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Micron head variations

Discussion in 'General Airbrush Discussion' started by J000seph, Jun 10, 2018.


  1. DaveG

    DaveG Detail Decepticon! Very Likeable!

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    A V1 Iwata? Yes, they were different... Also, on the Olympos, I would guess, again, a product of it's age... The trigger and air valve would be compatible with the Iwata versions that have the same construction.
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  2. erwin de pan

    erwin de pan Needle-chuck Ninja

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    When I put the air valve of the iwata in the olympos,
    I do not get air.
    The pin of the olympos valve is longer.
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  3. DaveG

    DaveG Detail Decepticon! Very Likeable!

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    Yes, There is also a difference in the diameter of the hole that passes through the brush body from the top into the air valve, at least for the push pin of the trigger unit. I just went and checked- I have three different Olympos air valves (at least - they are ones that are out right now). On all three constructions, the size of the actual air passage (if you unscrew the air valve, it is the hole in the front of the housing that allows air into the brush body) is the same size. One of the valve assemblies is the same as the build you have on the Olympos MP-C, 2 are like the Iwata style. The important part of comparing both builds is measuring the over all length of the parts from the point where they meet the air valve pin. The difference between the two is taken up by the separate push pin in the Iwata version. I have made a few trigger conversions by heating the Iwata style pictured, and removing the cross pin, then adding a push pin like the Olympos version, and pinning it in. The pin just needs to be a larger diameter to fit the O-ring seal in the brush body.
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  4. J000seph

    J000seph Detail Decepticon! Very Likeable!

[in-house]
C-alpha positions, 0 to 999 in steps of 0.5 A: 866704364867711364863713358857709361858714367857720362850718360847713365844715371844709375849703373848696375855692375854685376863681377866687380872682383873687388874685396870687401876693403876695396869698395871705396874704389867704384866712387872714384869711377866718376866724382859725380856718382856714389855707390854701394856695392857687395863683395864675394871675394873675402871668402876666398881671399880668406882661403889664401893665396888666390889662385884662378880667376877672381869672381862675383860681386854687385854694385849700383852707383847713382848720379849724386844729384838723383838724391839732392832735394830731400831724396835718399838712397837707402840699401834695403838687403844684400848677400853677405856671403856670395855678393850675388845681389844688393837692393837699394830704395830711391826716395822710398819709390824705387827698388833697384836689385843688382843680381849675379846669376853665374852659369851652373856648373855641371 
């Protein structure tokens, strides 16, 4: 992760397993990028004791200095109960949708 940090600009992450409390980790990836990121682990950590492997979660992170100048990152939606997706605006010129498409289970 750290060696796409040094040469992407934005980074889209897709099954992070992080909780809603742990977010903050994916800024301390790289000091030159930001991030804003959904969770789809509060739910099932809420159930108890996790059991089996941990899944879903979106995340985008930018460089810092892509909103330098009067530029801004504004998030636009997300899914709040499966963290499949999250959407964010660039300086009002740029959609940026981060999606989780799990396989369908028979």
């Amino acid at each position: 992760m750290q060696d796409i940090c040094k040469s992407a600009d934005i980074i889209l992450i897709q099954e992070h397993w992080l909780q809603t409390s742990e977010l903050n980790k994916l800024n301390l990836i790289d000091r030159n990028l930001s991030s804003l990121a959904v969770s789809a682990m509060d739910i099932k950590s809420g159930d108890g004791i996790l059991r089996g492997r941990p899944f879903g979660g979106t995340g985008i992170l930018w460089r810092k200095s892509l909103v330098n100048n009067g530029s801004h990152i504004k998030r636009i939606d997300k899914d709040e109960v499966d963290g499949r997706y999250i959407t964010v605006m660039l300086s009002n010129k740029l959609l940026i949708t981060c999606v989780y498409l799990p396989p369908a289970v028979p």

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    Thanks for the pictures. And thank you @DaveG for your description. This is the best confirmation of the difference between v1 and v2 heads I’ve seen. I tried searching for info about the difference on this forum without luck. People claimed it was the same part number, etc.
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  5. J000seph

    J000seph Detail Decepticon! Very Likeable!

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    @erwin de pan is your photo on a kneadable eraser? That’s a good idea to keep small parts from rolling away haha.
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  6. J000seph

    J000seph Detail Decepticon! Very Likeable!

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    The forgotten micron? Never seen that one.
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  7. Robbyrockett2

    Robbyrockett2 Air-Valve Autobot!

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    IDK I thought it was some odd older brush but then i looked at the olympos site and they are selling it. I've been trying to find anyn sort of older like 50's 60's Jap brushes since I know olympos goes back that far, but either they didnt make any obvious design changes through the years or even pictures of them are rare IDK
  8. Robbyrockett2

    Robbyrockett2 Air-Valve Autobot!

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    Look through it sometime, theres all kinds of oddball stuff, like the cr45's with canted cups, or sp-b's which seem to be fixed head microns, or some where the air valve slants forward.
    Lots with what i think is some kind of awkward looking swivel joint for the air hose
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  9. J000seph

    J000seph Detail Decepticon! Very Likeable!

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    Some people think SP-B is better than a micron because of the head design. There is a guy in the US that was selling Olympos for a while named Frank Artele. He was a member on here for a short time also. He has YouTube videos reviewing and comparing Olympos. He actually cut open an Sp-b (or sp-a actually I think) to show inside the head. The nozzle is surrounded by a tunnel of air instead of the 3 holes we’ve been talking about.
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  10. DaveG

    DaveG Detail Decepticon! Very Likeable!

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    I was not real thrilled with the SP-B and did not keep the one I had... It was OK, just didn't offer anything more than I felt like i was getting from other brushes. The three holes only deliver air to the base of the head unit, to "see" what the air passage looks like, you would also need to put the nozzle cap on... the SP-B uses the same nozzle cap as the Micron.